In the new implementation of cox ph survival model in xgboost 0.81 how does one specify start and end time of an event?


The R equivalent function would be for example :

cph_mod = coxph(Surv(Start, Stop, Status) ~ Age + Sex + SBP, data=data)

1 Answer 1


XGBoost do not allow for start (i.e. delayed entry). If it makes sense for the application, you can always change the underlying time scale so all subjects start at time=0. However, XGBoost does allow for right censored data. It seems impossible to find any documentation/example for how to implement a Cox model, but from the source code you can read "Cox regression for censored survival data (negative labels are considered censored)."

Here is a short example for anyone who want to try XGBoost with obj="survival:cox". We can compare the results to to the scikit-learn survival package sksurv. To make XGBoost more similar to that framework we use a linear booster instead of a tree booster.

import pandas as pd
import xgboost as xgb
from sksurv.datasets import load_aids
from sksurv.linear_model import CoxPHSurvivalAnalysis

# load and inspect the data
data_x, data_y = load_aids()
array([(False, 334.), (False, 285.), (False, 265.), ( True, 206.),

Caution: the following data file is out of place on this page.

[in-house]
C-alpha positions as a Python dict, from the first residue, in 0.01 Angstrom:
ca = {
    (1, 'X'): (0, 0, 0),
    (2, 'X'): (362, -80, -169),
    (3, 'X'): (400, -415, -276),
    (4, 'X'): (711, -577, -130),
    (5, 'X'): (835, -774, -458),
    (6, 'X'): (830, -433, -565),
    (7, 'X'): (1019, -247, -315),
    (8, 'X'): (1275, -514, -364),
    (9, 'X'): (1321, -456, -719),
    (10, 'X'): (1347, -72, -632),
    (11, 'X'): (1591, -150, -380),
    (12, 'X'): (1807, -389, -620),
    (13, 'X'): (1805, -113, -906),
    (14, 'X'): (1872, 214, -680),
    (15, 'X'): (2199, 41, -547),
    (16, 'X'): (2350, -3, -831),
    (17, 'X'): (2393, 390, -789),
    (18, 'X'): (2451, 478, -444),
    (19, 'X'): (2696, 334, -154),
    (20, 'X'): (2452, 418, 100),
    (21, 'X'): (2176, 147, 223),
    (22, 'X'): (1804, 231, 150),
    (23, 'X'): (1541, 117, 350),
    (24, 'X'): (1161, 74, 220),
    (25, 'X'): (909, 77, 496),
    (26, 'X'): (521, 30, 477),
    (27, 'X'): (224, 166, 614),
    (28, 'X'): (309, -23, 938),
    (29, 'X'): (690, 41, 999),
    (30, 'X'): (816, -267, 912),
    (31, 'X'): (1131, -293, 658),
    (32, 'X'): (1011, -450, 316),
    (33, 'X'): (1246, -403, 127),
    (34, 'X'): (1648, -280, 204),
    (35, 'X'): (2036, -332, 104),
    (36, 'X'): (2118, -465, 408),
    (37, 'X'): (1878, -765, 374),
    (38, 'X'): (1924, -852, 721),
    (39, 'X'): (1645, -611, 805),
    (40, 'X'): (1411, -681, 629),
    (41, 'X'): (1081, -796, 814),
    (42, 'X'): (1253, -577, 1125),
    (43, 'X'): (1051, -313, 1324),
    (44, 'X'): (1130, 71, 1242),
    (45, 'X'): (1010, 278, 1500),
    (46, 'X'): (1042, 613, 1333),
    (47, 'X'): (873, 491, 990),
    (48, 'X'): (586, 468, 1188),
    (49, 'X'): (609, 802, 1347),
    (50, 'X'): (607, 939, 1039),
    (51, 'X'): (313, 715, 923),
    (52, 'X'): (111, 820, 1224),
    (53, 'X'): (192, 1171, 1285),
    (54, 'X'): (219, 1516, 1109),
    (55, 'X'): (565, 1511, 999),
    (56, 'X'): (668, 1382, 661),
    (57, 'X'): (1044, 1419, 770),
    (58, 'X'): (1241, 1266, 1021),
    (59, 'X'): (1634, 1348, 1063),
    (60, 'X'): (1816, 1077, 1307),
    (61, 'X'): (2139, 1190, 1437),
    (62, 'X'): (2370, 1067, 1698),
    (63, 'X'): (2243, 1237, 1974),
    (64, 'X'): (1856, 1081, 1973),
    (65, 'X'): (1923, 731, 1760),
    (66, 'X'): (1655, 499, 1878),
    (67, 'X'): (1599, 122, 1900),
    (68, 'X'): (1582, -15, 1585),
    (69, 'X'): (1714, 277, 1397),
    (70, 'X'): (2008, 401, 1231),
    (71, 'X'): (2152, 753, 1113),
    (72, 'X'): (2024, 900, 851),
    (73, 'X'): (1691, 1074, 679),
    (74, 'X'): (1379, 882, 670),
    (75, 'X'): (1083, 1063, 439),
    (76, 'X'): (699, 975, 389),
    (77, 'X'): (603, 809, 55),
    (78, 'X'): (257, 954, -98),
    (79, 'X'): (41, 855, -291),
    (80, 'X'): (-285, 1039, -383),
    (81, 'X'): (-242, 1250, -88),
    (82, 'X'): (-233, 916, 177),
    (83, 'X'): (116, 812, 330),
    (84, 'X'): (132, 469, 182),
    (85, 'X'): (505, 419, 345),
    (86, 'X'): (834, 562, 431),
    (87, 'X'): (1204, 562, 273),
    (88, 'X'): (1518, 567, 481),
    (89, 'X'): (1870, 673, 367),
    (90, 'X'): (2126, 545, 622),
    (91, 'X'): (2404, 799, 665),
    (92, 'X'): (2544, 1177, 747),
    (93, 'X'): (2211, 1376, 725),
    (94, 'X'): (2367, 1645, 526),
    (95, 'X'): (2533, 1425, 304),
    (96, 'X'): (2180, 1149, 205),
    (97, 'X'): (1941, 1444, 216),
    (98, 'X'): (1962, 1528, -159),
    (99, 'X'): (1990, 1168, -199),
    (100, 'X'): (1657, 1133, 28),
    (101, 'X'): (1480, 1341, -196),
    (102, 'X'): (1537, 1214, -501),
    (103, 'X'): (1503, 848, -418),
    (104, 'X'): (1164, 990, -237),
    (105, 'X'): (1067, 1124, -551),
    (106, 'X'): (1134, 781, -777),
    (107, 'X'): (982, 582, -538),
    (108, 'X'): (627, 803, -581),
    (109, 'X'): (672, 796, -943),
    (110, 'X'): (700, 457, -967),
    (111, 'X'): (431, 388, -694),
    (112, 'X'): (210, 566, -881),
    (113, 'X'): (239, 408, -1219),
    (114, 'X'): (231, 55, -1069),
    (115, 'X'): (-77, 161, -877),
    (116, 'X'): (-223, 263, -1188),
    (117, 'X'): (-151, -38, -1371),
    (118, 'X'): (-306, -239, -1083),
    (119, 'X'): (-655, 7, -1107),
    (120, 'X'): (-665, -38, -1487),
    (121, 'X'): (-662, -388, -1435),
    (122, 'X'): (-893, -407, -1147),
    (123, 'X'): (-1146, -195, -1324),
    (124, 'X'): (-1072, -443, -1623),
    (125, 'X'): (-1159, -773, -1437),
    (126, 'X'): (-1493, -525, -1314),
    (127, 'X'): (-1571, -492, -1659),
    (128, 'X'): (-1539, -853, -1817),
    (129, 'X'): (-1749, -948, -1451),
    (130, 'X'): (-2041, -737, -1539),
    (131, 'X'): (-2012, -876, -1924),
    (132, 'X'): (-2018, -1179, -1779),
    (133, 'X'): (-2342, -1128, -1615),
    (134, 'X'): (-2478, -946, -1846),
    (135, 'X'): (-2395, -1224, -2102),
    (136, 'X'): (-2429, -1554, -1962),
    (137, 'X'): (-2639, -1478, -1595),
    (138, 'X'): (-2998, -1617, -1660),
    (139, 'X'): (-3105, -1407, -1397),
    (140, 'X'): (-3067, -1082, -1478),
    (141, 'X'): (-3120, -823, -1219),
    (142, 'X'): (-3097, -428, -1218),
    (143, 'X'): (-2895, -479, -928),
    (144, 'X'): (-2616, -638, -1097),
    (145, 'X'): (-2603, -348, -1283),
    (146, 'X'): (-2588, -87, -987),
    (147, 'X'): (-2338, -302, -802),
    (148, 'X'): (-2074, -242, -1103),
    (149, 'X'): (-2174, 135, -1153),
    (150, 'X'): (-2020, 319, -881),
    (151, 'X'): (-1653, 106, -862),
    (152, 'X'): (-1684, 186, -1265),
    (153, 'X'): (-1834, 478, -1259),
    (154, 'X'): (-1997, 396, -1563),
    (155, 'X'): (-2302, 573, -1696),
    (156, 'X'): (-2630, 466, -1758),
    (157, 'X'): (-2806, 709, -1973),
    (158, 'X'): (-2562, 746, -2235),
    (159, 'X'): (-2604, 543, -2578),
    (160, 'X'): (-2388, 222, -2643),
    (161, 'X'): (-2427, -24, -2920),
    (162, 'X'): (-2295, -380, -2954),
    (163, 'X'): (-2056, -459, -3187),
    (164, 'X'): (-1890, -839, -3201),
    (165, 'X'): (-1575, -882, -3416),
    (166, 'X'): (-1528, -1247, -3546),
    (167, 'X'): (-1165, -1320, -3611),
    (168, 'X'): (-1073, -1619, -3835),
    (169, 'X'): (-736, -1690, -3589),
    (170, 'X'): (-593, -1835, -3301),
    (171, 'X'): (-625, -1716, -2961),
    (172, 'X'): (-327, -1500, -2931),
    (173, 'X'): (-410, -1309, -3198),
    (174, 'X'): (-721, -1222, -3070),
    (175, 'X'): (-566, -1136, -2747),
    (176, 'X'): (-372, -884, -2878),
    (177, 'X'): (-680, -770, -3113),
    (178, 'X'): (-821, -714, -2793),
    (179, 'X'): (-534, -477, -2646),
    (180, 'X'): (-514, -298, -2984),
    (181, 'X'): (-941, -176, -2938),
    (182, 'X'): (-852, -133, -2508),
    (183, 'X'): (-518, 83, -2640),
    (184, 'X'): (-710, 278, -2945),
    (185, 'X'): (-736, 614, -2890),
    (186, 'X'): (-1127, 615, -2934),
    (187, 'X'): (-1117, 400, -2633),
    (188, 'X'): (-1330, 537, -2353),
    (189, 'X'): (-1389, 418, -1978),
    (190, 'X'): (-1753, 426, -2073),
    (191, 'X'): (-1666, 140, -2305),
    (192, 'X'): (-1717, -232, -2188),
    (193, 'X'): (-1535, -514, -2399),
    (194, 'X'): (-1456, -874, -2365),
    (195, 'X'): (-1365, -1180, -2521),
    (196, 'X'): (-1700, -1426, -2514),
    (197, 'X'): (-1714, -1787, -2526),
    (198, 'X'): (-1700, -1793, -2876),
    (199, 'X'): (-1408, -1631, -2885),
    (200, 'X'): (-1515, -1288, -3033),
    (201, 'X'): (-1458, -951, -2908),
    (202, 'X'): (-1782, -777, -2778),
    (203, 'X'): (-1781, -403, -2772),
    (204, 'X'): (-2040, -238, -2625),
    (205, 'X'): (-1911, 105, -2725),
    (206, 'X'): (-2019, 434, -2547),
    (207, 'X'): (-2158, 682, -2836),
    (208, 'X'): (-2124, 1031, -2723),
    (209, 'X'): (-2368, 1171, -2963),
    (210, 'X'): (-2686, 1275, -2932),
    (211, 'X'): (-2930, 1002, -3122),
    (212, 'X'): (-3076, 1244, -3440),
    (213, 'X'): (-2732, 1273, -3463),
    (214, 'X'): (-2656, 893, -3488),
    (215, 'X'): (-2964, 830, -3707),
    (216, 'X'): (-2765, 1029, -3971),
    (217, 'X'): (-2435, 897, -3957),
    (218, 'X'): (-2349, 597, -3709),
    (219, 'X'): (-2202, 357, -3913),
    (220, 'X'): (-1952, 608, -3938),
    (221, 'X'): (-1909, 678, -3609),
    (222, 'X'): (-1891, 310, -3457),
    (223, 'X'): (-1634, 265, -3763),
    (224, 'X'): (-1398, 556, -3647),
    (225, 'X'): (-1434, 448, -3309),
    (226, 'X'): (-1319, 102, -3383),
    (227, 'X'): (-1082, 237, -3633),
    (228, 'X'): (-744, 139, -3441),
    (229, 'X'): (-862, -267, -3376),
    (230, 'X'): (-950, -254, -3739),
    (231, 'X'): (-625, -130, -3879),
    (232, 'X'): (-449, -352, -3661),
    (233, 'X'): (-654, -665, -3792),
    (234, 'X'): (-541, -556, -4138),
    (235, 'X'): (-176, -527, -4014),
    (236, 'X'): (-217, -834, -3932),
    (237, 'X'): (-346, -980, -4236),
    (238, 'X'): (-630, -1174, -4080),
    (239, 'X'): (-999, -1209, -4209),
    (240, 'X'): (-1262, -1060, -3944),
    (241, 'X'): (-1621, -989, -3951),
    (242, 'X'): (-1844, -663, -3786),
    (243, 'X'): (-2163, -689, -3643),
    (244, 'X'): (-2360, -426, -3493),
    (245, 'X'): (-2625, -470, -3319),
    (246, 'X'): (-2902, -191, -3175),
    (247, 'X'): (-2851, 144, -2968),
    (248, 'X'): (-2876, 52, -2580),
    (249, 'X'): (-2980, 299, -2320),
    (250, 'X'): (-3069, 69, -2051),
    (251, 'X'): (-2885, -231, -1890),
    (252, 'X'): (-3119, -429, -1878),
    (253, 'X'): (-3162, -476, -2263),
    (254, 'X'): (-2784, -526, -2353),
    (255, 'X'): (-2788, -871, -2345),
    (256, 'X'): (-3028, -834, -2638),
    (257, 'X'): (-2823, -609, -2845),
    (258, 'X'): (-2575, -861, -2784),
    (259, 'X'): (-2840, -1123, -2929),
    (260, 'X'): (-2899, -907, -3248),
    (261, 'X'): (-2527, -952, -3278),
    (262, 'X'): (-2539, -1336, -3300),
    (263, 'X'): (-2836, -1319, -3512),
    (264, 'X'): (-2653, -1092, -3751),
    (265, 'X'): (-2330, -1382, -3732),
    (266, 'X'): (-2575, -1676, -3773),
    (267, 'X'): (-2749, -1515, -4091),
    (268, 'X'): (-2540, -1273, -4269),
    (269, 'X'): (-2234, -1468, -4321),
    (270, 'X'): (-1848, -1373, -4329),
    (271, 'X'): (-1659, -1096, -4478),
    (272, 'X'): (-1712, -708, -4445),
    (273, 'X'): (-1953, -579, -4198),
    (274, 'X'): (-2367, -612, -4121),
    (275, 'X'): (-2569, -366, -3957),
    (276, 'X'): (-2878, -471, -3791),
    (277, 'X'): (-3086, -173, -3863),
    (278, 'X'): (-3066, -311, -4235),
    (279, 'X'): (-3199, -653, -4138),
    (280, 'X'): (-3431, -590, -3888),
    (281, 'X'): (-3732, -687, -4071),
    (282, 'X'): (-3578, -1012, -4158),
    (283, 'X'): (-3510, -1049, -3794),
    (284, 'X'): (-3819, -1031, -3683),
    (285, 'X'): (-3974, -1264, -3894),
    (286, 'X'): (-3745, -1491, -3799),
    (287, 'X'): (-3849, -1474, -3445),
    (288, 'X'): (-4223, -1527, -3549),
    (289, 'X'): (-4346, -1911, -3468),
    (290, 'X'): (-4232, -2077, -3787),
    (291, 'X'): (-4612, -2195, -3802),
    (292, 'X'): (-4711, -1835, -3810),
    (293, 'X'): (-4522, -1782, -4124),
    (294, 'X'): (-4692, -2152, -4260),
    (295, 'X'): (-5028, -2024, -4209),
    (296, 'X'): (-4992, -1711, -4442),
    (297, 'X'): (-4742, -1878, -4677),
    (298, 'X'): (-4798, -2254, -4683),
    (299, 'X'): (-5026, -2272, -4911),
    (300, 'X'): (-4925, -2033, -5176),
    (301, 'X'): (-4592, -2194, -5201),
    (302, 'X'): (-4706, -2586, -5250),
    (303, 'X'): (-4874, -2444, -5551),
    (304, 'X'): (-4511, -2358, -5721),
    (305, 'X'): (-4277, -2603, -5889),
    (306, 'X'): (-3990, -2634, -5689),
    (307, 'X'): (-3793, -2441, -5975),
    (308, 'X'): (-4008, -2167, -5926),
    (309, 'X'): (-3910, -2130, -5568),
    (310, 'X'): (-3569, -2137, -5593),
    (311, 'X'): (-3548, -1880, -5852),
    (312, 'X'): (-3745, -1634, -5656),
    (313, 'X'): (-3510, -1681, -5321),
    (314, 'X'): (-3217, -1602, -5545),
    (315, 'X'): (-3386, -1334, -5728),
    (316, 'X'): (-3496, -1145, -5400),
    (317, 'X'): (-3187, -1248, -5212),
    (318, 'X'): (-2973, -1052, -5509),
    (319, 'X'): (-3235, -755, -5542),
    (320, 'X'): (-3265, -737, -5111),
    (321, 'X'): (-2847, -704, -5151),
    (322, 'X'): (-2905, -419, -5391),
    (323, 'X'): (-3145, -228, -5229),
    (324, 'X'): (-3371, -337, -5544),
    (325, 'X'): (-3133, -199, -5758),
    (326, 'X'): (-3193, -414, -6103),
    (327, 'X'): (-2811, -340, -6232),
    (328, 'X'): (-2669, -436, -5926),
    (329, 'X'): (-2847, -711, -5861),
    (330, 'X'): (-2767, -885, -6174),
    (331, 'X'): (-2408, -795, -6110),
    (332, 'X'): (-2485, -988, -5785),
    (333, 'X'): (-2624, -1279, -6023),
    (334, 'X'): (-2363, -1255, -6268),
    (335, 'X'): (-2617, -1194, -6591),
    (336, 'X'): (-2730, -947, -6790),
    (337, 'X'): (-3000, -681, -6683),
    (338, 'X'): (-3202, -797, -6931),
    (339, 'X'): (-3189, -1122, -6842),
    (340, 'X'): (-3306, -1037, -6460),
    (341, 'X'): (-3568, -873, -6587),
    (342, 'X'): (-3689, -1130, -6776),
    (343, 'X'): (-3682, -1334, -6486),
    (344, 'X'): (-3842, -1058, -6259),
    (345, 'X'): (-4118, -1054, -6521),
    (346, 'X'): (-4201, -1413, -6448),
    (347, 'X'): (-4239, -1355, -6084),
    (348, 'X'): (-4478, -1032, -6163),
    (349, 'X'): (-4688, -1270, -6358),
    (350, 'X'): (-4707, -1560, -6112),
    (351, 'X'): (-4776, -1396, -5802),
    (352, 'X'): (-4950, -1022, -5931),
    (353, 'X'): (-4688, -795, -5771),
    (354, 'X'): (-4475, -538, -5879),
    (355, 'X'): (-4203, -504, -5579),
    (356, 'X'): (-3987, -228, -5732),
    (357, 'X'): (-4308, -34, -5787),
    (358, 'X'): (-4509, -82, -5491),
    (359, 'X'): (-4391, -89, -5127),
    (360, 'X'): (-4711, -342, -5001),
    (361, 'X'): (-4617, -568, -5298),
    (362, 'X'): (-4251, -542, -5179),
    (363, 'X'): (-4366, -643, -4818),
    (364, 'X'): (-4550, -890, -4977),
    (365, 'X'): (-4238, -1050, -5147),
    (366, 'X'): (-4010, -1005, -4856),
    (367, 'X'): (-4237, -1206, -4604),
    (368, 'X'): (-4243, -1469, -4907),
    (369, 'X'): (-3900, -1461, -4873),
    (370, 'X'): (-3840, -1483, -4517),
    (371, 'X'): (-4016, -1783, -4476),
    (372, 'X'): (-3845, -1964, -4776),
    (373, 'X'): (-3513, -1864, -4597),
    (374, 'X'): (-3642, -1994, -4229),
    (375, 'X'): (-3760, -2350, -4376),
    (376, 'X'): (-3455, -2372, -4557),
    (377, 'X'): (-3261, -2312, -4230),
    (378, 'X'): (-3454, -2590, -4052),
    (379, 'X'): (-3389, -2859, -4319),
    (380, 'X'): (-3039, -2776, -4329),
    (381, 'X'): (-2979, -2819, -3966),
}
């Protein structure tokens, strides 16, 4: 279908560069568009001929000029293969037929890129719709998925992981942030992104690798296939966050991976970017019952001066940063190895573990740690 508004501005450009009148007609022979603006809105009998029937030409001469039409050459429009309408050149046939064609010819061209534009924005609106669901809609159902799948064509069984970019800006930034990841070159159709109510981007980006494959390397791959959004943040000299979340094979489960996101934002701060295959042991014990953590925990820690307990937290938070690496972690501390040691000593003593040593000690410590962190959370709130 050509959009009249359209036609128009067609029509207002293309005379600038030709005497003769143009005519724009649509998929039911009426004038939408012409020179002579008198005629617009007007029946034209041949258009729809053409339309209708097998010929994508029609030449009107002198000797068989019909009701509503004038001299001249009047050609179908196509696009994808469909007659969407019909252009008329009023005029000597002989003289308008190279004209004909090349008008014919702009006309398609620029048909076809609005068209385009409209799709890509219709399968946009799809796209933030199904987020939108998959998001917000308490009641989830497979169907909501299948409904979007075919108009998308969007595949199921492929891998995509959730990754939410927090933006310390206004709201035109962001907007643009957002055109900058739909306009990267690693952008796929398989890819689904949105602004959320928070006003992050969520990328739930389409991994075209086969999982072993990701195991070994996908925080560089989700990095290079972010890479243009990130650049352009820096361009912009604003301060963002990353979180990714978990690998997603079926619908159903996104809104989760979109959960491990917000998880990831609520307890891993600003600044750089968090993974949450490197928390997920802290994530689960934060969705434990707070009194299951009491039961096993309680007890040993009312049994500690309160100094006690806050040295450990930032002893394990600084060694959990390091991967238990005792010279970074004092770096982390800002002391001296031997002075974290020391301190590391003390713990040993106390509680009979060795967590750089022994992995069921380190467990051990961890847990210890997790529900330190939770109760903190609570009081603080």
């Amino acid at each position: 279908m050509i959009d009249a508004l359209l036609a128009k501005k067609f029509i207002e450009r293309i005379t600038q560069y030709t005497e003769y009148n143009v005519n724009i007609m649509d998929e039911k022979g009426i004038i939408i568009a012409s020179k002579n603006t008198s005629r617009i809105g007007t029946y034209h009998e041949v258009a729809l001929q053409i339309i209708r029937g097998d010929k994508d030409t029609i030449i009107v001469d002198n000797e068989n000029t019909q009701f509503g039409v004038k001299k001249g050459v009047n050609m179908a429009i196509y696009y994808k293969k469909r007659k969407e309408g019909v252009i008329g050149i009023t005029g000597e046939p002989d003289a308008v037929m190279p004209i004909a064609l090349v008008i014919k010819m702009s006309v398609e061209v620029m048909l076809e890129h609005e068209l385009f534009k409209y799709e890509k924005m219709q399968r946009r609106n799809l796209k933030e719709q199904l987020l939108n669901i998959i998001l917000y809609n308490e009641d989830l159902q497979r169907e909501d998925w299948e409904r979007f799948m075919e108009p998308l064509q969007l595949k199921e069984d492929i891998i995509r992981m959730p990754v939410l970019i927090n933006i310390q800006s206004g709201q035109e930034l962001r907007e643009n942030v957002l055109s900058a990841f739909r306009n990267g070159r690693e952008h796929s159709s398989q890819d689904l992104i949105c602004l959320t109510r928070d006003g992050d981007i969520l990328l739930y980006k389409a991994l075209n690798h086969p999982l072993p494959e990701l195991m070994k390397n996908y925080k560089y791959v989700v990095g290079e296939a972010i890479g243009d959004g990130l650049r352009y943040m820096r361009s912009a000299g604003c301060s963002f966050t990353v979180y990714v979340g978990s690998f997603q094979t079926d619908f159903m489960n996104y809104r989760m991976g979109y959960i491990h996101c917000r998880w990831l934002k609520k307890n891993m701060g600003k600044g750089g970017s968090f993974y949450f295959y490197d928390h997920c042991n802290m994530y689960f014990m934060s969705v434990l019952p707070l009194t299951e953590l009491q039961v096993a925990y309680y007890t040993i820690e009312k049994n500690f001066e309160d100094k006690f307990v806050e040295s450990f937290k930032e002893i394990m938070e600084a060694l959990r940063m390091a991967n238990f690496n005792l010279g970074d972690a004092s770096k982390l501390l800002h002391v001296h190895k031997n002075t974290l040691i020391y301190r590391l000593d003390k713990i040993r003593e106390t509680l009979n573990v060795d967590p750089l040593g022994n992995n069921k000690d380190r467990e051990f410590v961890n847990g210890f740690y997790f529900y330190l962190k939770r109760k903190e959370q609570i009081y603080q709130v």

(False, 305.)], dtype=[('censor', '?'), ('time', '<f8')])

# Since XGBoost only allow one column for y, the censoring information
# is coded as negative values:
data_y_xgb = [x[1] if x[0] else -x[1] for x in data_y]
Out[3]: [-334.0, -285.0, -265.0, 206.0, -305.0]

data_x = data_x[['age', 'cd4']]
    age    cd4
0  34.0  169.0
1  34.0  149.5
2  20.0   23.5
3  48.0   46.0
4  46.0   10.0

# Since sksurv output log hazard ratios (here relative to 0 on predictors)
# we must use 'output_margin=True' for comparability.
estimator = CoxPHSurvivalAnalysis().fit(data_x, data_y)
gbm = xgb.XGBRegressor(objective='survival:cox',
                       n_estimators=1000).fit(data_x, data_y_xgb)
prediction_sksurv = estimator.predict(data_x)
predictions_xgb = gbm.predict(data_x, output_margin=True)
d = pd.DataFrame({'xgb': predictions_xgb,
                  'sksurv': prediction_sksurv})
     sksurv       xgb
0 -1.892490 -1.843828
1 -1.569389 -1.524385
2  0.144572  0.207866
3  0.519293  0.502953
4  1.062392  1.045287

d.plot.scatter('xgb', 'sksurv')

enter image description here

Note that these are predictions on the same data that was use to fit the model. It seems that XGBoost get the values right but sometimes with a linear transformation. I do not know why. Play around with base_score and n_estimators. Perhaps someone can add to this answer.

  • Thanks for the answer. Alternatively I could use the grouping in a Dmatrix, but I don't think it is handled for cox ph as of yet.
    – aiedu
    Jan 7, 2019 at 11:39

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